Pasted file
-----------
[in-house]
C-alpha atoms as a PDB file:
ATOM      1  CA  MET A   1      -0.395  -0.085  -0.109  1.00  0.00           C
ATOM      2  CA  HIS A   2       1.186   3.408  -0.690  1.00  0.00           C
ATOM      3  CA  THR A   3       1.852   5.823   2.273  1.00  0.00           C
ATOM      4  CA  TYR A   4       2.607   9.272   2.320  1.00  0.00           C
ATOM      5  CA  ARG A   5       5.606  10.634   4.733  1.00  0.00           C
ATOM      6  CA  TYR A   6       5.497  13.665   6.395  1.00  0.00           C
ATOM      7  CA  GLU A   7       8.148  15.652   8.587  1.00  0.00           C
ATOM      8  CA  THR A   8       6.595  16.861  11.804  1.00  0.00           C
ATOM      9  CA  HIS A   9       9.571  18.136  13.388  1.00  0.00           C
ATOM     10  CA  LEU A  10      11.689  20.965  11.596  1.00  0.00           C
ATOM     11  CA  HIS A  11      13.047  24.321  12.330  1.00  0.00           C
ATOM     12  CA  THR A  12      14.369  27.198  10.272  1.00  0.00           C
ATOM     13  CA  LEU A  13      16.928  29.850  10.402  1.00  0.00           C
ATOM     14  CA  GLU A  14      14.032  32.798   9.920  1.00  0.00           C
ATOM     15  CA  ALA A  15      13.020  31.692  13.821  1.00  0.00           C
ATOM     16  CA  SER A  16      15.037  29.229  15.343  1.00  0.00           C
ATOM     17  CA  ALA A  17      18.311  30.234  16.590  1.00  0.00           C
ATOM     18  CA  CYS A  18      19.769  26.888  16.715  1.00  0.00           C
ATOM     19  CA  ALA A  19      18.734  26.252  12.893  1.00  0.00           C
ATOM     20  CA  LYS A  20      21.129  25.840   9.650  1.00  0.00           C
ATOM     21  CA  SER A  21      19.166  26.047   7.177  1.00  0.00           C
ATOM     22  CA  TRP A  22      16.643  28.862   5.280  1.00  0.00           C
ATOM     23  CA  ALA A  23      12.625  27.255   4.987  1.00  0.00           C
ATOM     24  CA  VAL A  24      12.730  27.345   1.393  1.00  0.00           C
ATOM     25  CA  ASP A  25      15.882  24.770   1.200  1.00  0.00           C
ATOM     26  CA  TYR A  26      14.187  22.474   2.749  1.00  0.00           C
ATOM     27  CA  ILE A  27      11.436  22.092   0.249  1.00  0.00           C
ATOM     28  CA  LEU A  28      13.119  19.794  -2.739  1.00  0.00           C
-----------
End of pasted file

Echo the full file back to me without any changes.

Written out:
[in-house]
C-alpha atoms as a PDB file:
ATOM      1  CA  MET A   1      -0.395  -0.085  -0.109  1.00  0.00           C
ATOM      2  CA  HIS A   2       1.186   3.408  -0.690  1.00  0.00           C
ATOM      3  CA  THR A   3       1.852   5.823   2.273  1.00  0.00           C
ATOM      4  CA  TYR A   4       2.607   9.272   2.320  1.00  0.00           C
ATOM      5  CA  ARG A   5       5.606  10.634   4.733  1.00  0.00           C
ATOM      6  CA  TYR A   6       5.497  13.665   6.395  1.00  0.00           C
ATOM      7  CA  GLU A   7       8.148  15.652   8.587  1.00  0.00           C
ATOM      8  CA  THR A   8       6.595  16.861  11.804  1.00  0.00           C
ATOM      9  CA  HIS A   9       9.571  18.136  13.388  1.00  0.00           C
ATOM     10  CA  LEU A  10      11.689  20.965  11.596  1.00  0.00           C
ATOM     11  CA  HIS A  11      13.047  24.321  12.330  1.00  0.00           C
ATOM     12  CA  THR A  12      14.369  27.198  10.272  1.00  0.00           C
ATOM     13  CA  LEU A  13      16.928  29.850  10.402  1.00  0.00           C
ATOM     14  CA  GLU A  14      14.032  32.798   9.920  1.00  0.00           C
ATOM     15  CA  ALA A  15      13.020  31.692  13.821  1.00  0.00           C
ATOM     16  CA  SER A  16      15.037  29.229  15.343  1.00  0.00           C
ATOM     17  CA  ALA A  17      18.311  30.234  16.590  1.00  0.00           C
ATOM     18  CA  CYS A  18      19.769  26.888  16.715  1.00  0.00           C
ATOM     19  CA  ALA A  19      18.734  26.252  12.893  1.00  0.00           C
ATOM     20  CA  LYS A  20      21.129  25.840   9.650  1.00  0.00           C
ATOM     21  CA  SER A  21      19.166  26.047   7.177  1.00  0.00           C
ATOM     22  CA  TRP A  22      16.643  28.862   5.280  1.00  0.00           C
ATOM     23  CA  ALA A  23      12.625  27.255   4.987  1.00  0.00           C
ATOM     24  CA  VAL A  24      12.730  27.345   1.393  1.00  0.00           C
ATOM     25  CA  ASP A  25      15.882  24.770   1.200  1.00  0.00           C
ATOM     26  CA  TYR A  26      14.187  22.474   2.749  1.00  0.00           C
ATOM     27  CA  ILE A  27      11.436  22.092   0.249  1.00  0.00           C
ATOM     28  CA  LEU A  28      13.119  19.794  -2.739  1.00  0.00           C